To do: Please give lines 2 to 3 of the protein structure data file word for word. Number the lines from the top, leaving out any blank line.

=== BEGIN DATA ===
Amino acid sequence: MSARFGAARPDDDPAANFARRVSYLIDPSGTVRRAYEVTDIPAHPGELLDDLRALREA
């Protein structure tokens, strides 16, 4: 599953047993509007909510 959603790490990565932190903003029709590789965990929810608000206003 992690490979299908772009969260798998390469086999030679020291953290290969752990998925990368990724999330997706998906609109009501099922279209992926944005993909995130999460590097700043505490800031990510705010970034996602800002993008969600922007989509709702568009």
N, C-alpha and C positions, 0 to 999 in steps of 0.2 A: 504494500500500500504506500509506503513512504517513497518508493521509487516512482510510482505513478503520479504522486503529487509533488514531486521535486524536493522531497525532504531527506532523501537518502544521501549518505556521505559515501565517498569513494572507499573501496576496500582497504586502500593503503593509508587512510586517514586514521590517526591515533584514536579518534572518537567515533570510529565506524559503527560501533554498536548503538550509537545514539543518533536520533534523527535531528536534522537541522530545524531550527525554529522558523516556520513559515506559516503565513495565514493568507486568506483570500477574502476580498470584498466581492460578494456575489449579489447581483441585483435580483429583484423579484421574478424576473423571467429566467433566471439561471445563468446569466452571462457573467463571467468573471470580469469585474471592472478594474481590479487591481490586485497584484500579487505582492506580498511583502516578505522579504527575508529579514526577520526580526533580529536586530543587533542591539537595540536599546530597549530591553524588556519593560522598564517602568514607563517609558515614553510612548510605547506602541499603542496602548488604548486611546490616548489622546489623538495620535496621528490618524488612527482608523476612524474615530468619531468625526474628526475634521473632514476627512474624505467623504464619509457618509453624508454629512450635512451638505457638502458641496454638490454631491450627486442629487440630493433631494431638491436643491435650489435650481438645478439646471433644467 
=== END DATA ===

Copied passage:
């Protein structure tokens, strides 16, 4: 599953047993509007909510 959603790490990565932190903003029709590789965990929810608000206003 992690490979299908772009969260798998390469086999030679020291953290290969752990998925990368990724999330997706998906609109009501099922279209992926944005993909995130999460590097700043505490800031990510705010970034996602800002993008969600922007989509709702568009």
N, C-alpha and C positions, 0 to 999 in steps of 0.2 A: 504494500500500500504506500509506503513512504517513497518508493521509487516512482510510482505513478503520479504522486503529487509533488514531486521535486524536493522531497525532504531527506532523501537518502544521501549518505556521505559515501565517498569513494572507499573501496576496500582497504586502500593503503593509508587512510586517514586514521590517526591515533584514536579518534572518537567515533570510529565506524559503527560501533554498536548503538550509537545514539543518533536520533534523527535531528536534522537541522530545524531550527525554529522558523516556520513559515506559516503565513495565514493568507486568506483570500477574502476580498470584498466581492460578494456575489449579489447581483441585483435580483429583484423579484421574478424576473423571467429566467433566471439561471445563468446569466452571462457573467463571467468573471470580469469585474471592472478594474481590479487591481490586485497584484500579487505582492506580498511583502516578505522579504527575508529579514526577520526580526533580529536586530543587533542591539537595540536599546530597549530591553524588556519593560522598564517602568514607563517609558515614553510612548510605547506602541499603542496602548488604548486611546490616548489622546489623538495620535496621528490618524488612527482608523476612524474615530468619531468625526474628526475634521473632514476627512474624505467623504464619509457618509453624508454629512450635512451638505457638502458641496454638490454631491450627486442629487440630493433631494431638491436643491435650489435650481438645478439646471433644467 